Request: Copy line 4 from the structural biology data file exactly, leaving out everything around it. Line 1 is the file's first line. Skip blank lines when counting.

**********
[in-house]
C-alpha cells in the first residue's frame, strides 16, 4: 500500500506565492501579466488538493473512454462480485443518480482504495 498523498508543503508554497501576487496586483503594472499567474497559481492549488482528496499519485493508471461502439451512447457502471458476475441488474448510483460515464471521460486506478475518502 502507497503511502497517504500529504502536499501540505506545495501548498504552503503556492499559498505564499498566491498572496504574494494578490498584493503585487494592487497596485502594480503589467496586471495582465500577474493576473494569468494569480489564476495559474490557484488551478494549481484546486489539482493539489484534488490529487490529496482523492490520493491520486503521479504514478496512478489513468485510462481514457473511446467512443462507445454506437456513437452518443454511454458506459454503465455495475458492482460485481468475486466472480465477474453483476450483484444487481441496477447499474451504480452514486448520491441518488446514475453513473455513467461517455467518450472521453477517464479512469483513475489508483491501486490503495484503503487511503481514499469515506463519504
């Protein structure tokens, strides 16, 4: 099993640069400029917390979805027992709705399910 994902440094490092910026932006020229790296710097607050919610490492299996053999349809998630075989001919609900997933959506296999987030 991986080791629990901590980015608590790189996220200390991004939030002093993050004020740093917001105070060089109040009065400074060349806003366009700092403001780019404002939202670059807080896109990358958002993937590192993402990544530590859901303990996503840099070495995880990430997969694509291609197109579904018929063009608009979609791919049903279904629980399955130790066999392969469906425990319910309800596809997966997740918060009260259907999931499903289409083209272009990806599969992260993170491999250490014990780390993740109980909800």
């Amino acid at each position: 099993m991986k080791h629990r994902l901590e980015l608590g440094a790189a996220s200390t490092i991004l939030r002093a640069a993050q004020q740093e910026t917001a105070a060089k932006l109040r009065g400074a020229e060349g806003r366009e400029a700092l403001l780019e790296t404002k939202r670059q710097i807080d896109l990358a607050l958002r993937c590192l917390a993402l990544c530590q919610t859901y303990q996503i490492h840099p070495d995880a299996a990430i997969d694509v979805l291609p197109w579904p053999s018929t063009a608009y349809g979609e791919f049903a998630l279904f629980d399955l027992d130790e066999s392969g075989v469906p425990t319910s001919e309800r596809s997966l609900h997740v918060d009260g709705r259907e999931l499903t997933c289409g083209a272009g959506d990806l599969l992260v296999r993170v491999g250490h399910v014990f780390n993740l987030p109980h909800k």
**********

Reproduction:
């Amino acid at each position: 099993m991986k080791h629990r994902l901590e980015l608590g440094a790189a996220s200390t490092i991004l939030r002093a640069a993050q004020q740093e910026t917001a105070a060089k932006l109040r009065g400074a020229e060349g806003r366009e400029a700092l403001l780019e790296t404002k939202r670059q710097i807080d896109l990358a607050l958002r993937c590192l917390a993402l990544c530590q919610t859901y303990q996503i490492h840099p070495d995880a299996a990430i997969d694509v979805l291609p197109w579904p053999s018929t063009a608009y349809g979609e791919f049903a998630l279904f629980d399955l027992d130790e066999s392969g075989v469906p425990t319910s001919e309800r596809s997966l609900h997740v918060d009260g709705r259907e999931l499903t997933c289409g083209a272009g959506d990806l599969l992260v296999r993170v491999g250490h399910v014990f780390n993740l987030p109980h909800k």